The moon came out.  If ever I enjoyed a cold frosty night it was surely this magnificent New Year’s Eve over Kirkstone Pass.  The road was fairly clear of the snow that lay in drifts along each side and shone in the moonlight on the mountains.  Pictures of alpine grandeur rolled away in the blue – the deep, lovely blue of perfect night in mid-winter.  The silence of the world impressed us……..  we became aware that the end of another year was there, in the cold gleam of that night’s moon.  We had struggled through a year of passionate outbursts…… winter had shown us its wildest…… spring had roared – slashed her way through the tender shoots of Nature ……summer was a fitful dream of little spells of sunshine and long weeks of cloud, rain, gales and floods….. autumn had died at the birth of her, winter had entered at the death of summer.  But with scarcely two hours to live, 1927 wore the calm robes of queenly beauty.  We had weathered a wild year gladly – with a smile, but that brilliant Old Year moon brought a tear somehow.  The happiest retrospection holds a little pang that can hurt.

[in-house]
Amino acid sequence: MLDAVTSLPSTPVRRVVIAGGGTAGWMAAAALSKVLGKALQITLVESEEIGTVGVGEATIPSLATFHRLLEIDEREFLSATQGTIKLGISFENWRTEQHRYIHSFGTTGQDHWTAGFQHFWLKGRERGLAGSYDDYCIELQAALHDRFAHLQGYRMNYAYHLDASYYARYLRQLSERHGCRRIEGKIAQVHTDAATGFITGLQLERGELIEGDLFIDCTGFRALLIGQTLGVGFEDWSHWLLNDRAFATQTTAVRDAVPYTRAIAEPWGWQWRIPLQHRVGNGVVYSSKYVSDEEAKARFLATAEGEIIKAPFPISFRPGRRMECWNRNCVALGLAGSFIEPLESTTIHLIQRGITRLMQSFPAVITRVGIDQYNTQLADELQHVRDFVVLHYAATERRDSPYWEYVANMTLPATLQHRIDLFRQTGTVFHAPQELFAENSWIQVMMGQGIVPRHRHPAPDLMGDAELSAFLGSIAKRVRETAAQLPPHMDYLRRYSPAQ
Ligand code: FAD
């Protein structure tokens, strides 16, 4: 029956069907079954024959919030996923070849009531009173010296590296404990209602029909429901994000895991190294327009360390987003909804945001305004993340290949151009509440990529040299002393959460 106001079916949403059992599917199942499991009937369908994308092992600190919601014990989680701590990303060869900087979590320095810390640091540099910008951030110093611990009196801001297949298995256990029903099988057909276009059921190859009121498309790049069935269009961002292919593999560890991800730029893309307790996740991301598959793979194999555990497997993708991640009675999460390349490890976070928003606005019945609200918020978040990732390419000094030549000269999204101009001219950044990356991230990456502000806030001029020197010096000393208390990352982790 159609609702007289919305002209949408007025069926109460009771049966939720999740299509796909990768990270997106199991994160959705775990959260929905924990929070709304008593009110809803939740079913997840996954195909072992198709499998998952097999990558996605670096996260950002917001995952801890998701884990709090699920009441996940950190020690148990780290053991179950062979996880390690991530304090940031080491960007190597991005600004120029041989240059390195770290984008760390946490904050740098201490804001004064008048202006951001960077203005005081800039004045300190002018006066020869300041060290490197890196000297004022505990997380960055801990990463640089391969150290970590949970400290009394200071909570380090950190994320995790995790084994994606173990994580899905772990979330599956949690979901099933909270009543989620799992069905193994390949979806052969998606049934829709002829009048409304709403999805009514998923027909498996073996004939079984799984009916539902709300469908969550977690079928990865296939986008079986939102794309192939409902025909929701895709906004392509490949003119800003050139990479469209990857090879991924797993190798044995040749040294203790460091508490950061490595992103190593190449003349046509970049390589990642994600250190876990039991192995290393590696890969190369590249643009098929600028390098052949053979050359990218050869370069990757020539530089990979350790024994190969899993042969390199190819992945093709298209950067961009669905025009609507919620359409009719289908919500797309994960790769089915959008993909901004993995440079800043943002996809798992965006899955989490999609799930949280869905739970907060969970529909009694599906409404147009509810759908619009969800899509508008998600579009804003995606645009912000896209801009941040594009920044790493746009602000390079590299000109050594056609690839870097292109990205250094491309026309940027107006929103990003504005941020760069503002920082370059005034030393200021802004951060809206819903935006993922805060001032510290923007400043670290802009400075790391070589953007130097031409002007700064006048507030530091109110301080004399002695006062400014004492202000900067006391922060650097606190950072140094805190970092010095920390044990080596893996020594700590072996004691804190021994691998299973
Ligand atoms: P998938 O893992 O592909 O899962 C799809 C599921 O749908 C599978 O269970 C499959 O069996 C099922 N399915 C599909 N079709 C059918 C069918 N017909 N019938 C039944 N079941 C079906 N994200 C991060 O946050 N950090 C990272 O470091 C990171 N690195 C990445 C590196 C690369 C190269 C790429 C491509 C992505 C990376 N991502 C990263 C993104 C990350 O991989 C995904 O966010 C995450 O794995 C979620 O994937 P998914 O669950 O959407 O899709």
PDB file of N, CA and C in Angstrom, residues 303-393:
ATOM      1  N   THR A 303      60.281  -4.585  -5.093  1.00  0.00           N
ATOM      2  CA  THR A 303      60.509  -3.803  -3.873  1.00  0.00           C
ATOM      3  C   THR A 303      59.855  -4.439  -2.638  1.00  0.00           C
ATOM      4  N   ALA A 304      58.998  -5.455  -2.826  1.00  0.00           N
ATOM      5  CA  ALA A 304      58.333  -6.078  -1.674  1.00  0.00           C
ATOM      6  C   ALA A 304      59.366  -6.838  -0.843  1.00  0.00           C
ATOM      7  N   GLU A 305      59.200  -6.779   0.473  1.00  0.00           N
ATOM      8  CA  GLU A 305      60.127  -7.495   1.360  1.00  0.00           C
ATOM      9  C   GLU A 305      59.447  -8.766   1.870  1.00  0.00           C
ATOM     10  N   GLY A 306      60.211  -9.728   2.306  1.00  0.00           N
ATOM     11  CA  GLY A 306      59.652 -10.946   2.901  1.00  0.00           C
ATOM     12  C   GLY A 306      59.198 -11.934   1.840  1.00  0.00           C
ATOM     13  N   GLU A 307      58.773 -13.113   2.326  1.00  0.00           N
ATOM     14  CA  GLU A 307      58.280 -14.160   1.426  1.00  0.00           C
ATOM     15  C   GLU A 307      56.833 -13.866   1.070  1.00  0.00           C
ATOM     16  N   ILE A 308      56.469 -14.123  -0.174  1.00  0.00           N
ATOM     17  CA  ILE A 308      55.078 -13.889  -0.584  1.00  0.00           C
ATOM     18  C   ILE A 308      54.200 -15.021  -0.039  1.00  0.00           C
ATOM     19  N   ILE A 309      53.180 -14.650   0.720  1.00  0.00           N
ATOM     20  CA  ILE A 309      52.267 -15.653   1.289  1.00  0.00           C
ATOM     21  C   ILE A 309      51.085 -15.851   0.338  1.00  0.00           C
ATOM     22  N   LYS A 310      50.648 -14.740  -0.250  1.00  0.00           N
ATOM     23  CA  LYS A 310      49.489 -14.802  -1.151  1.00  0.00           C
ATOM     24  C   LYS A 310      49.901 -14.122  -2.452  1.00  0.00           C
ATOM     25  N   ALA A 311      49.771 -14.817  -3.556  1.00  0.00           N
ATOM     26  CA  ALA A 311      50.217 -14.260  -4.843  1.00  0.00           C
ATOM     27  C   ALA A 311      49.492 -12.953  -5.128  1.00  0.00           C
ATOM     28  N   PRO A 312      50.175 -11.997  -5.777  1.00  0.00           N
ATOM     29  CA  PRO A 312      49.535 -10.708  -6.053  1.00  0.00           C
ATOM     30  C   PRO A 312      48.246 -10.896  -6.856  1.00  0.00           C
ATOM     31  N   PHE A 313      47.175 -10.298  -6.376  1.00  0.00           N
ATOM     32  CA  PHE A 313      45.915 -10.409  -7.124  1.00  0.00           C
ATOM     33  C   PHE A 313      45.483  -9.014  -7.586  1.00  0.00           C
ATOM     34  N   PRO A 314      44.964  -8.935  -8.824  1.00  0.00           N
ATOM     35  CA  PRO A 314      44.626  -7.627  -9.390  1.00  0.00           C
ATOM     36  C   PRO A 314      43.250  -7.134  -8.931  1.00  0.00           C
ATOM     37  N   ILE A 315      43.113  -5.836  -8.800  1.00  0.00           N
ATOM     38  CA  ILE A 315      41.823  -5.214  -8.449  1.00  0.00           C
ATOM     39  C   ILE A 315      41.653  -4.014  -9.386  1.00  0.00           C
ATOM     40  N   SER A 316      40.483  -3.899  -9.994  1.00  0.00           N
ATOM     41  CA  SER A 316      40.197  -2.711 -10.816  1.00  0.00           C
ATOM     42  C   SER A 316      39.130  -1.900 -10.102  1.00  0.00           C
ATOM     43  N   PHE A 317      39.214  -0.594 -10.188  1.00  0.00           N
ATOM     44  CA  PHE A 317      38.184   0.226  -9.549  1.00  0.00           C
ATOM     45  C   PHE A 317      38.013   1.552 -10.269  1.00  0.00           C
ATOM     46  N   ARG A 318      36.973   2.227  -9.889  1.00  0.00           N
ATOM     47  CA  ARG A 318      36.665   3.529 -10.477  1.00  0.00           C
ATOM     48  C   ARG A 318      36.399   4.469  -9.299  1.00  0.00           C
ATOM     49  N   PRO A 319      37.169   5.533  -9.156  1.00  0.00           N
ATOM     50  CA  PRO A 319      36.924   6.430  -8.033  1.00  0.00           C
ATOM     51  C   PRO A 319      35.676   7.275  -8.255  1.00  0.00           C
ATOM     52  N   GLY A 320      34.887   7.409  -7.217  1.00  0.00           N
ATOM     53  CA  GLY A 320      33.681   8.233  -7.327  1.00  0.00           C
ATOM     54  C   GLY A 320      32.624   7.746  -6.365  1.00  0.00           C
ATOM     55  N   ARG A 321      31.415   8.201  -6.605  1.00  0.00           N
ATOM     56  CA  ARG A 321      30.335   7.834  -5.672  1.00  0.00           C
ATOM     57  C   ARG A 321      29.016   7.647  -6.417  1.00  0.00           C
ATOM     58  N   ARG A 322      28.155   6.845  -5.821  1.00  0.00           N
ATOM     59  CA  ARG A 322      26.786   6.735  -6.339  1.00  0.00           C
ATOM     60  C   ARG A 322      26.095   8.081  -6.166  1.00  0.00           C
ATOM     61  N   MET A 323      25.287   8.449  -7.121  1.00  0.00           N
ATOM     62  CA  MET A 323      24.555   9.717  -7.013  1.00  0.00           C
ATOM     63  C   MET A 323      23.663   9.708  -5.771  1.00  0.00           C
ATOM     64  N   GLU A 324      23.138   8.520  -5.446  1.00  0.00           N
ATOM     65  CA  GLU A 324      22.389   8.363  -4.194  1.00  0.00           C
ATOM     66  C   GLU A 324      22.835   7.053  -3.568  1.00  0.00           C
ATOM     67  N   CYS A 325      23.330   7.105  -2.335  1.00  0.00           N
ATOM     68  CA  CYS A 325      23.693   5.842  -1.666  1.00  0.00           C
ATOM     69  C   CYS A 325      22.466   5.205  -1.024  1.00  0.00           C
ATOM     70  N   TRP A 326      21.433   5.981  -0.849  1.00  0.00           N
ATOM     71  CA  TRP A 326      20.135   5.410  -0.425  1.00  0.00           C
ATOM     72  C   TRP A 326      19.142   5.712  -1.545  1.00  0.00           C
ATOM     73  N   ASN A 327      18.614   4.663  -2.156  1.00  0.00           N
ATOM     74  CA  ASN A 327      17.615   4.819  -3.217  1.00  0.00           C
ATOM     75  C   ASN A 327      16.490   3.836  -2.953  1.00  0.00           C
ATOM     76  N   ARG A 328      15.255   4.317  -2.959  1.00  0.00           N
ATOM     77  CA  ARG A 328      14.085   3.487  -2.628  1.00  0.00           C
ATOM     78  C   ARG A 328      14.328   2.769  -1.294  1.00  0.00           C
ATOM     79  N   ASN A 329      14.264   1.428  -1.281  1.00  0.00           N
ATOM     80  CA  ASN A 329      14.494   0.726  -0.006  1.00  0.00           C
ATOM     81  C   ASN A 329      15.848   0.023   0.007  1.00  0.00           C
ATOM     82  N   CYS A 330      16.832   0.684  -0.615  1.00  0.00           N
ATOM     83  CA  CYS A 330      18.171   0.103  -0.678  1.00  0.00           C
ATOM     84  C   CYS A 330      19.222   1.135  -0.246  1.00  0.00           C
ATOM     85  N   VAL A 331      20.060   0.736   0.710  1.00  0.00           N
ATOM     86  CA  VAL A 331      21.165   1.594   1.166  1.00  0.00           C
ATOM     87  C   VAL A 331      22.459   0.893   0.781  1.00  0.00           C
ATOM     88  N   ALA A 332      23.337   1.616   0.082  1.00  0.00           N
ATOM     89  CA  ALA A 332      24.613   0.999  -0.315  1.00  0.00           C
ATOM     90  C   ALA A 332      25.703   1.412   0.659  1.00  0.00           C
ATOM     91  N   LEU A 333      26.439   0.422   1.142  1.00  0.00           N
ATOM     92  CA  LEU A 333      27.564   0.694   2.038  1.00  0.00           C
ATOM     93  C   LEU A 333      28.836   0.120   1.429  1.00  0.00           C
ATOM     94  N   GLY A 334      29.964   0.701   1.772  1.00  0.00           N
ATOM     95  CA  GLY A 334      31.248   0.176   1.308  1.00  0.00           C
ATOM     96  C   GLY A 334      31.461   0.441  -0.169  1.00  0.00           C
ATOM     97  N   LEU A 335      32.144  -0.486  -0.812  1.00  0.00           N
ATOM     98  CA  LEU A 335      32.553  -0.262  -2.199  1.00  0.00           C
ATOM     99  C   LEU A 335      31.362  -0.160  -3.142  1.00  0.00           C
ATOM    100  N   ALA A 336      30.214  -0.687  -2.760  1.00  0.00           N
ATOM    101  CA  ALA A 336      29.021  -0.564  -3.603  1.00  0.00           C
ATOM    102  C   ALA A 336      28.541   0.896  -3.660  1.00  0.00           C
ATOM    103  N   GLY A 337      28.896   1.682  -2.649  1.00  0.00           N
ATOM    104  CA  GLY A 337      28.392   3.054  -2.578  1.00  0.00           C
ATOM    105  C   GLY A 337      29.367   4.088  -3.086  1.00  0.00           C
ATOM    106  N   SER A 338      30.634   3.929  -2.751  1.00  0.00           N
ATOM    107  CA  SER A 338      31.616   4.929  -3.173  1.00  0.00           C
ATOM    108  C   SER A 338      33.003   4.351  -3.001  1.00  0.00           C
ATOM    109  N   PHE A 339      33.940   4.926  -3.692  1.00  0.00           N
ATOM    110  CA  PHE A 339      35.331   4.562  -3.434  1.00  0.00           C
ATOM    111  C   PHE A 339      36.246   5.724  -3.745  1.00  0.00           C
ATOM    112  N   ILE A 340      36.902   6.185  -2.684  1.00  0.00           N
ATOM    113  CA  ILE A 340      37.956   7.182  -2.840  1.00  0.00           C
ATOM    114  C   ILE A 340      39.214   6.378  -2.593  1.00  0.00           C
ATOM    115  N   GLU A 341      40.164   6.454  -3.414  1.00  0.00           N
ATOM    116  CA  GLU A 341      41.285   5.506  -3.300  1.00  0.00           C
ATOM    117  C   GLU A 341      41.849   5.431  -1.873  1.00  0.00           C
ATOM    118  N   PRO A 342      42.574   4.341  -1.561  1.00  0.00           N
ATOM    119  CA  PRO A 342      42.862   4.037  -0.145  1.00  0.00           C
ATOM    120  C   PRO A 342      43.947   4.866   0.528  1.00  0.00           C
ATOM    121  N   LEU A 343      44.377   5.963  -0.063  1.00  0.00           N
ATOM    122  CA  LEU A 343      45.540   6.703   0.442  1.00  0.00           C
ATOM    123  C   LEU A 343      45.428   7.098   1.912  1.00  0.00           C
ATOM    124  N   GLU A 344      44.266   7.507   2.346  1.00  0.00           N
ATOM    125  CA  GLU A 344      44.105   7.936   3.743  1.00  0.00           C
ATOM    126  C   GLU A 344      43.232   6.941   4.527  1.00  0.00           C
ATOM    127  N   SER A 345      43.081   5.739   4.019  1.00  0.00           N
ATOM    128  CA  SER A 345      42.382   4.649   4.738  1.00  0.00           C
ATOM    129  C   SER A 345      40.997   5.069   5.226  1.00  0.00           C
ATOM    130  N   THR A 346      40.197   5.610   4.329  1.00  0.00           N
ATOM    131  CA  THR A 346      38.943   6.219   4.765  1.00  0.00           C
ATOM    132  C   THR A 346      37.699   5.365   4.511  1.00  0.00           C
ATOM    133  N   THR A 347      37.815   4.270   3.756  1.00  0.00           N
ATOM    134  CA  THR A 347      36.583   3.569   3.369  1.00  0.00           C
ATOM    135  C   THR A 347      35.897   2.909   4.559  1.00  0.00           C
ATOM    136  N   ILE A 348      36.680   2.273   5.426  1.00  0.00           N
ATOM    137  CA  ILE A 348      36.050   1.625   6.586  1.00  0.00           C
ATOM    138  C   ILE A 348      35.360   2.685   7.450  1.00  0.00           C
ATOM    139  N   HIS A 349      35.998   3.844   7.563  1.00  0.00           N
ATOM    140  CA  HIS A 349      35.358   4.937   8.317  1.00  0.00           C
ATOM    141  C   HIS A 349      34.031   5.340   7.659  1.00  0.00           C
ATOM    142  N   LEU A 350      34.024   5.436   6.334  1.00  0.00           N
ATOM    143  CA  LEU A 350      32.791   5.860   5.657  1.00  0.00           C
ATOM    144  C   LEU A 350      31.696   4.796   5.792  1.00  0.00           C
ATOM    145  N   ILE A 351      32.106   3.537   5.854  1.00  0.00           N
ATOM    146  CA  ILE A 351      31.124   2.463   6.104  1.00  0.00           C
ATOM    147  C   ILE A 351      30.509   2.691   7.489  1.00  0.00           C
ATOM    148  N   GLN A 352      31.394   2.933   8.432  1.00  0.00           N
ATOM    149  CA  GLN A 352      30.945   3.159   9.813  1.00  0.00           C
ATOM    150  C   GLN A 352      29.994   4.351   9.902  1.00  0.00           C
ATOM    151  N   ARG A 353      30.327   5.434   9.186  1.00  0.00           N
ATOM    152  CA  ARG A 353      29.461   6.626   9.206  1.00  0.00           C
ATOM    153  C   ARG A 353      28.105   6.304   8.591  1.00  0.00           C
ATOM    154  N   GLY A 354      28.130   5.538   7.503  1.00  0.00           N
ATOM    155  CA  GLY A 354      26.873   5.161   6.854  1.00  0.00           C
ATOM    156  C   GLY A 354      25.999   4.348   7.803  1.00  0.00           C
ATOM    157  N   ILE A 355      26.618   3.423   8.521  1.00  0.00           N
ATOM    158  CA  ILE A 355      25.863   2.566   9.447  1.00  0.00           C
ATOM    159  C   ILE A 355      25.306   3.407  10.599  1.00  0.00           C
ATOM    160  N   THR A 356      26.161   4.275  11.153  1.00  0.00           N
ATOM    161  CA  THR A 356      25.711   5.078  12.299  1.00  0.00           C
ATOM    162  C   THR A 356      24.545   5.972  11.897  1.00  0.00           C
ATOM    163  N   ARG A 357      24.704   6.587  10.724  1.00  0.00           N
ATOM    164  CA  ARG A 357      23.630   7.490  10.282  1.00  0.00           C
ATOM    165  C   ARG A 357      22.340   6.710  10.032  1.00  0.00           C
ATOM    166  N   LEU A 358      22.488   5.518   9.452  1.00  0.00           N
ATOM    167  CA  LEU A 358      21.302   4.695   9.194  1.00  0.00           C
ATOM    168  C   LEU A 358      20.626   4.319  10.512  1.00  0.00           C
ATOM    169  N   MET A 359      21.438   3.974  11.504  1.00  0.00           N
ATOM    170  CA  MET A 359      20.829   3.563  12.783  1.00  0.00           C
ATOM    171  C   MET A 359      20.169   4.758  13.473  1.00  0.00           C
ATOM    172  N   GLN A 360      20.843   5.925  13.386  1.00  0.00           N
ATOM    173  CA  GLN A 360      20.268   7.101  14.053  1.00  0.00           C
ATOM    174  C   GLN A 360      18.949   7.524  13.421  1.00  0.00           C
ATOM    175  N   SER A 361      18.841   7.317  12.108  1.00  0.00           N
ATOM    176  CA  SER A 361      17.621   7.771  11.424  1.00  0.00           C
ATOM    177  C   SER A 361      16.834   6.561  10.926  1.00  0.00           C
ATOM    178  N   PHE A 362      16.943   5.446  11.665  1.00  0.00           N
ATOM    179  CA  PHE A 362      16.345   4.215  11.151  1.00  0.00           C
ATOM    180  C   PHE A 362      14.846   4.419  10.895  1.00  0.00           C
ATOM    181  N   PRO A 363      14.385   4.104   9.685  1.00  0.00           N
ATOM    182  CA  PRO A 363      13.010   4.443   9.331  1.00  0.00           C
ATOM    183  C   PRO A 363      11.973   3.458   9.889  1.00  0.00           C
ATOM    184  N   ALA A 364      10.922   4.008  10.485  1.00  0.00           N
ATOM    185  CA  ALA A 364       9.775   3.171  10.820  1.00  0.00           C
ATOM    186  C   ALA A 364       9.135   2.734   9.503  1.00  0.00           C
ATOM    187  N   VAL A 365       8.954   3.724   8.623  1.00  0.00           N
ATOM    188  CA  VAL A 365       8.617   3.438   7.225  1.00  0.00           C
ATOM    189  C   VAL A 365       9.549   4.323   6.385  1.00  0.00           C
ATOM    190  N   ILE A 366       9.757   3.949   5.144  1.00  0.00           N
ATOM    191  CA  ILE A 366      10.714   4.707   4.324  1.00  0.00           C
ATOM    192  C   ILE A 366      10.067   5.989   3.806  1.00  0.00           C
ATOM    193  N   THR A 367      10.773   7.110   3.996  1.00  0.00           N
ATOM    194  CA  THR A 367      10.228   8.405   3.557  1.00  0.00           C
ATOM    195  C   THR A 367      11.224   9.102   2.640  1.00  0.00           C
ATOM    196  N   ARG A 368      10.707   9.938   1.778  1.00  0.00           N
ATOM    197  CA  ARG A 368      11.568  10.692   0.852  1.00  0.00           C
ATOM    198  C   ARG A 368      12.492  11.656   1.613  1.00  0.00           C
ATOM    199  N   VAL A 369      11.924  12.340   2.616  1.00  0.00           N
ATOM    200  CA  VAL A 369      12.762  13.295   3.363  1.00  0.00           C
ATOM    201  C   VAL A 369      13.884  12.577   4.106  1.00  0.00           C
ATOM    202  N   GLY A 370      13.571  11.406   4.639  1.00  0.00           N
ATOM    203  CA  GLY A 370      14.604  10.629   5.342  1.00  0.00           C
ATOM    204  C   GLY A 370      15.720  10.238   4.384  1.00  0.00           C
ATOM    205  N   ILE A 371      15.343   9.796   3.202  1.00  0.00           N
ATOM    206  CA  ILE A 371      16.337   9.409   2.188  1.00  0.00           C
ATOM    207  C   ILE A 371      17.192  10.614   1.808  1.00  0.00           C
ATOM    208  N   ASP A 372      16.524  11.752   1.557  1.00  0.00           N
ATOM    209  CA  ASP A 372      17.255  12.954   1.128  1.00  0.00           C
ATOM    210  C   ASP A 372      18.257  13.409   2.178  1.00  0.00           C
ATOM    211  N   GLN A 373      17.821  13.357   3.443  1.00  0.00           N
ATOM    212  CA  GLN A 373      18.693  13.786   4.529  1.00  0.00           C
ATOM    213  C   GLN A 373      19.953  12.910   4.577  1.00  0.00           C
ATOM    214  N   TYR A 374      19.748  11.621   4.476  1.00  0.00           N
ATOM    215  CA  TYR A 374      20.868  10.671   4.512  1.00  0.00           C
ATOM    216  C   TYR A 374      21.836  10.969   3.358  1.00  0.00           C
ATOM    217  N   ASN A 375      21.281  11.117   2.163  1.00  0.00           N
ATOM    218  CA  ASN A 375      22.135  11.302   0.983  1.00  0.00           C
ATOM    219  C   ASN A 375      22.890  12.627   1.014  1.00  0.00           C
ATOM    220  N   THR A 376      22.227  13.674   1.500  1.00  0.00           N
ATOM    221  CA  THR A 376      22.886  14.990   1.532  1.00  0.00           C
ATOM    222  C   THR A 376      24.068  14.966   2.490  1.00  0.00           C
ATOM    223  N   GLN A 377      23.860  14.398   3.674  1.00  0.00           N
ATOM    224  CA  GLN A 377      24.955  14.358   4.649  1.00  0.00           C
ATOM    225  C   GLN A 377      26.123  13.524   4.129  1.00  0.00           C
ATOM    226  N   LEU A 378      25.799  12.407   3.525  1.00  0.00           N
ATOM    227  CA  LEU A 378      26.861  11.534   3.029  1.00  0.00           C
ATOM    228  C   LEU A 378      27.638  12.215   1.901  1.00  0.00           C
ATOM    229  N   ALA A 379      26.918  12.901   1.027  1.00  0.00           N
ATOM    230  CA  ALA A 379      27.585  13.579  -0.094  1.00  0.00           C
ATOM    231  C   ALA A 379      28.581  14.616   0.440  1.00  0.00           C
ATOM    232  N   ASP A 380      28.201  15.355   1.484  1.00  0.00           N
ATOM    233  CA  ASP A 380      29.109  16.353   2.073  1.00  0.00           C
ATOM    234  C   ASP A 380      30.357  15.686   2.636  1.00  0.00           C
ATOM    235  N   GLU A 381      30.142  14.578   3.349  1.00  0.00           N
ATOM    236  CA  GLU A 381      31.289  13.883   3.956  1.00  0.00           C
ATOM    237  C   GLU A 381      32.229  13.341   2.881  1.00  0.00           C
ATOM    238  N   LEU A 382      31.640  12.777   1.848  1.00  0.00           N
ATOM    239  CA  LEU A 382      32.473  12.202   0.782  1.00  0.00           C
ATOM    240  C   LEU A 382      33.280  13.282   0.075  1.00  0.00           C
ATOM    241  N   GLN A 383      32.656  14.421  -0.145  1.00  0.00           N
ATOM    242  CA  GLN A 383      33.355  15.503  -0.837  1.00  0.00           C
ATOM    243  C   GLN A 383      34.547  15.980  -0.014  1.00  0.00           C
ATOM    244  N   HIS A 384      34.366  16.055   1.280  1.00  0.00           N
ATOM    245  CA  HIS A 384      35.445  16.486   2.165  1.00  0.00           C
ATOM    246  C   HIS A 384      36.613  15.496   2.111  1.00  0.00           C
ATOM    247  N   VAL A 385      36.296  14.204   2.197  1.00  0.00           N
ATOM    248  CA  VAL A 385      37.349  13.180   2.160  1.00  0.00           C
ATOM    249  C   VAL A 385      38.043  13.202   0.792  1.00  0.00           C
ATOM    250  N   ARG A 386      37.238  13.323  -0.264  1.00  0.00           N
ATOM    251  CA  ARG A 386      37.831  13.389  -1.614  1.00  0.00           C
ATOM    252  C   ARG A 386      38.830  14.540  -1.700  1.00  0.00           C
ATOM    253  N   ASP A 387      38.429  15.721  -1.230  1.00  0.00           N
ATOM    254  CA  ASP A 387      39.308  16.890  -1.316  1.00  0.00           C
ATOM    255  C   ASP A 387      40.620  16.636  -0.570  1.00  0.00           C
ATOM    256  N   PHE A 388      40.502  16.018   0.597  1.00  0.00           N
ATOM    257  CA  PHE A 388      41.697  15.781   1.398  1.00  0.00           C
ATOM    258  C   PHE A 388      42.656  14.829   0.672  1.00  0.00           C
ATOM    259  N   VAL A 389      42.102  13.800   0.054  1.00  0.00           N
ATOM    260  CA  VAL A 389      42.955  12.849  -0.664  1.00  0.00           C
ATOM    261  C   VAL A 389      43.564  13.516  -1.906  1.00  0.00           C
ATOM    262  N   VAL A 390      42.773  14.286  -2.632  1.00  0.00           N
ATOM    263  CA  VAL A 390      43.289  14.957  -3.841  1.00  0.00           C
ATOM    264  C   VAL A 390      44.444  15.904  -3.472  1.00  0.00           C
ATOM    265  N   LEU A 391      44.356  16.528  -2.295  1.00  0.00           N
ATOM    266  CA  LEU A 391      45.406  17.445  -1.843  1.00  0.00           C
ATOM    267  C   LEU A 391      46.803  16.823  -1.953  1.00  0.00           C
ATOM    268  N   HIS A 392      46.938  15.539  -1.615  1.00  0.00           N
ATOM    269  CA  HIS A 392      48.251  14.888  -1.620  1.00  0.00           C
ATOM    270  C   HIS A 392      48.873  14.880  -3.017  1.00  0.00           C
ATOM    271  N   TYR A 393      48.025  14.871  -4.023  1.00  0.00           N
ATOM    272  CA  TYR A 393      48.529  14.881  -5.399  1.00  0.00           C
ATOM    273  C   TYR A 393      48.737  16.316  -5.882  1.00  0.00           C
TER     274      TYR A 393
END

We were scarcely conscious of the summit until the snowy gorge of Stockgill opened out at our feet.  Yes there was Kirkstone Inn, unlighted, the hour must be late.  Jack had a watch.  The time was 10.15.  Patterdale lay six miles away down the Pass; our destination seven miles, the summit was clear of snow.  Just then the lamp went out – a refill was necessary, but I waived it.  There was a moon and not a policeman or indeed, a human being about.  Seven miles was less than half an hour! With our customary recklessness we plunged down the moonlit gap.  Ere the first bend Jack tried a rear brake from his handlebar, and stopped the back wheel immediately.  I felt the back of the tandem convulse, slide sideways, then jerking the front wheel to correct the skid, ran along the snow-choked gutter.  Ice !  The bend was rushing up to meet us when I steered into the snow again, for there was our only hope of checking.  The rear brake was tried again and sighed with combined relief when the machine slowed a little.  On the bend a drift had piled itself across the road. We cut through that drift like a launch in water, encountered a dreadful spell of ice again, and then the road became dry, shining in front like a grey ribbon; we sped down there with whirlwind velocity, reached Brothers Water, reedy in the silvery light, and in the wandering lane to Patterdale almost ran amok in a crowd of people on the road.  At that Jack refused to break the law another minute, and we charged the lamp again.